I'm glad Motorola has made the move to Qualcomm’s 1.5GHz dual-core Snapdragon processors in this latest batch of Razrs because they're much faster and more efficient than the chips in the old Razr line. Just like the Razr M, the Razr HD felt fast and responsive whether opening applications or zooming through menus. This anecdotal speed was backed up by synthetic benchmark testing, with the Droid Razr HD notching a high Linpack (multithread) score of 198.4 MFLOPs. That edges out the Droid Razr M, which scored 182.2 MFLOPs on the same test. I didn’t have to wait long to power up the phone, either; it took 33 seconds flat.
|Performance: Motorola Droid Razr HD|
|Average LTE download speeds||13.9 Mpbs|
|Average LTE upload speed||9.96 Mbps|
|App download||646KB in 4.17 seconds|
|CNET mobile site load||5.4 seconds|
|CNET desktop site load||9.7 seconds|
|Boot time||33 seconds|
|Camera boot time||2 seconds|
Call quality was also rock-solid on Verizon’s CDMA network in New York. Callers reported that my voice came through loud and clear with no background static or obvious distortion. They couldn’t immediately tell I was calling from a mobile phone, either. On my end, voices were crisp and rich through the earpiece and volume was high. Audio improved further using the Droid HD’s speakerphone, which was loud enough to fill a medium-size conference room and to cause people on the other end to notice a distinct increase in volume.Motorola Droid Razr HD call quality sample Listen now:
Testing the Droid Razr HD on Verizon’s 4G LTE network in San Francisco, the phone turned in fast average download speeds of 13.9 Mbps. Upload throughput was also impressive, with an average speed of 9.96 Mbps.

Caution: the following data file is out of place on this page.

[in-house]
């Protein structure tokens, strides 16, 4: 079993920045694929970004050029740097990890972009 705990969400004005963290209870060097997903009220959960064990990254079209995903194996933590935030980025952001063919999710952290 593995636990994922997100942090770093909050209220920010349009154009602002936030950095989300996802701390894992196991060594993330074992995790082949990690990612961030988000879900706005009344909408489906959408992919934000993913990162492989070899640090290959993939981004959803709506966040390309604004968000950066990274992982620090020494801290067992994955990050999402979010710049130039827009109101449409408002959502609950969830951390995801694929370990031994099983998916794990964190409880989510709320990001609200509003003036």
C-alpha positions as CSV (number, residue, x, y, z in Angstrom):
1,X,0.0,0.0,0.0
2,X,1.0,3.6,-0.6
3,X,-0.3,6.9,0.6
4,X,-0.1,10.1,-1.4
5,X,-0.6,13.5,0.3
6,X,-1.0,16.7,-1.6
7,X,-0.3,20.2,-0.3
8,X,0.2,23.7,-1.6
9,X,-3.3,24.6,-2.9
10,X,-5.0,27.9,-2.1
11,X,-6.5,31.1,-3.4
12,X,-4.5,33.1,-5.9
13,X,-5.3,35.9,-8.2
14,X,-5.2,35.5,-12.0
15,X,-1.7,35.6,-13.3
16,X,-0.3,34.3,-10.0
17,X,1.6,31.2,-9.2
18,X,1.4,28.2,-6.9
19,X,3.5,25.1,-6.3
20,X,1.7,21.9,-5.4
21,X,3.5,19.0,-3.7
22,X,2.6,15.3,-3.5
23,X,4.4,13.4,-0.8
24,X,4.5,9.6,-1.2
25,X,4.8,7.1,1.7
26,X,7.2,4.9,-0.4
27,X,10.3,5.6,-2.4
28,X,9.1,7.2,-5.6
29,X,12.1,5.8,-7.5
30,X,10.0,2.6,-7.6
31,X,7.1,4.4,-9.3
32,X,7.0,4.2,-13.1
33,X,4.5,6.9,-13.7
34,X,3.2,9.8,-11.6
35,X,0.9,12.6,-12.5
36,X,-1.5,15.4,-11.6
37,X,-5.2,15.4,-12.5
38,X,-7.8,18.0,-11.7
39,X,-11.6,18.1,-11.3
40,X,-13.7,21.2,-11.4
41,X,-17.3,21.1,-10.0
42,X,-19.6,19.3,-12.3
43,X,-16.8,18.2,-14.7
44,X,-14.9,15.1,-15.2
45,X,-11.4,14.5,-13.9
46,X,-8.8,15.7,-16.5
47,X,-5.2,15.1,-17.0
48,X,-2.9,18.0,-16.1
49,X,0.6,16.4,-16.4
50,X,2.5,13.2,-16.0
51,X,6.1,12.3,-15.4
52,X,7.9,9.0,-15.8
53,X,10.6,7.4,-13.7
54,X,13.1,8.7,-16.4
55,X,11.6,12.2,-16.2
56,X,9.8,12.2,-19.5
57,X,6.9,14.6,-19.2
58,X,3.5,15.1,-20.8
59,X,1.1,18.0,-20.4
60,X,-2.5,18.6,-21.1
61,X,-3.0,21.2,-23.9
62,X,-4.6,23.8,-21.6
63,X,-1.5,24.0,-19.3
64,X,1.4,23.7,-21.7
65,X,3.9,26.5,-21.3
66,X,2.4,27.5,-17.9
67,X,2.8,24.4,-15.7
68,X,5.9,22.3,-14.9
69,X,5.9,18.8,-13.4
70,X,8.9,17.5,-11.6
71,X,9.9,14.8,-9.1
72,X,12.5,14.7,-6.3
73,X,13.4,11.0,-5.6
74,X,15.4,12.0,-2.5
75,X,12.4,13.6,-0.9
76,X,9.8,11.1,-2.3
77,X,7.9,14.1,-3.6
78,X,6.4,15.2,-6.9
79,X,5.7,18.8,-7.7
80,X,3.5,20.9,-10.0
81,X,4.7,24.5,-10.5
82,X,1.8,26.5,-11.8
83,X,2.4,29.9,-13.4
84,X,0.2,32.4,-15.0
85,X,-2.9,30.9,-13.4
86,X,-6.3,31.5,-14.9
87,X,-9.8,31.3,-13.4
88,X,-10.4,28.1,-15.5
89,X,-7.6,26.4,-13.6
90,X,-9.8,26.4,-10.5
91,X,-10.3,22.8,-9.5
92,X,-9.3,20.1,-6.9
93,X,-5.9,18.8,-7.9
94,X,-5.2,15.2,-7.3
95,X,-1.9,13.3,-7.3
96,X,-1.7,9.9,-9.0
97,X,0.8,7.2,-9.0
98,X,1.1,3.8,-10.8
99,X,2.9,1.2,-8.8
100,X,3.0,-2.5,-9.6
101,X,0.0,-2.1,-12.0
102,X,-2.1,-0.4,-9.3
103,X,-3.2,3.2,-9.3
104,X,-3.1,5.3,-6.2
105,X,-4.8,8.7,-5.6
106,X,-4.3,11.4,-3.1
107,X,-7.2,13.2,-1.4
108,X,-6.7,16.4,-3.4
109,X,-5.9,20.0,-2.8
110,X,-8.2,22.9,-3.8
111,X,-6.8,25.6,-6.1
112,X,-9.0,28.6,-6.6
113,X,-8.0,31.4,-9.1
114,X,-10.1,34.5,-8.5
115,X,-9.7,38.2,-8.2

Equipped with a 2,530mAh battery, which is unfortunately not user-removable, Motorola claims the Droid Razr HD will provide 7 hours of continuous YouTube video streaming and 6 hours of Web surfing over LTE. Indeed the Razr HD proved its staying power on the CNET Labs Video playback battery drain test. The phone hang on for 577 minutes (9 hours and 37 minutes) before calling it quits. That out lasted the Samsung Galaxy S3 (530 minutes) but not the new Droid Razr Maxx HD (893 minutes) or first Droid Razr Maxx (916 minutes).
On the surface, the $199.99 Motorola Droid Razr HD is a worthy upgrade of its popular Droid Razr. The phone features a bigger 4.7-inch display that boasts a sharper 720 pixel resolution. It also runs Android 4.0 Ice Cream Sandwich powered by a modern and powerful dual-core Snapdragon S4 processor. Unfortunately, the Razr HD is essentially the middle child of the Motorola smartphone family. It's shoehorned between the cheaper Droid Razr M that is also speedy and has a sizable 4.3-inch (960x540 pixel) display, and the $299 Droid Razr Maxx HD that boasts everything the Razr HD offers plus an ultra-high-capacity battery. If money were no option, it's the ultimate Android in Verizon's lineup. Apple fans can also scoop up the iPhone 5 (16GB) for $199, and the Samsung Galaxy S3 has an excellent camera and premium Android features, though clad in cheap plastic. Of course it’s hard to beat the Droid Razr HD’s premium metallic looks and stylishly thin design. Just be aware that its camera delivers lackluster image quality.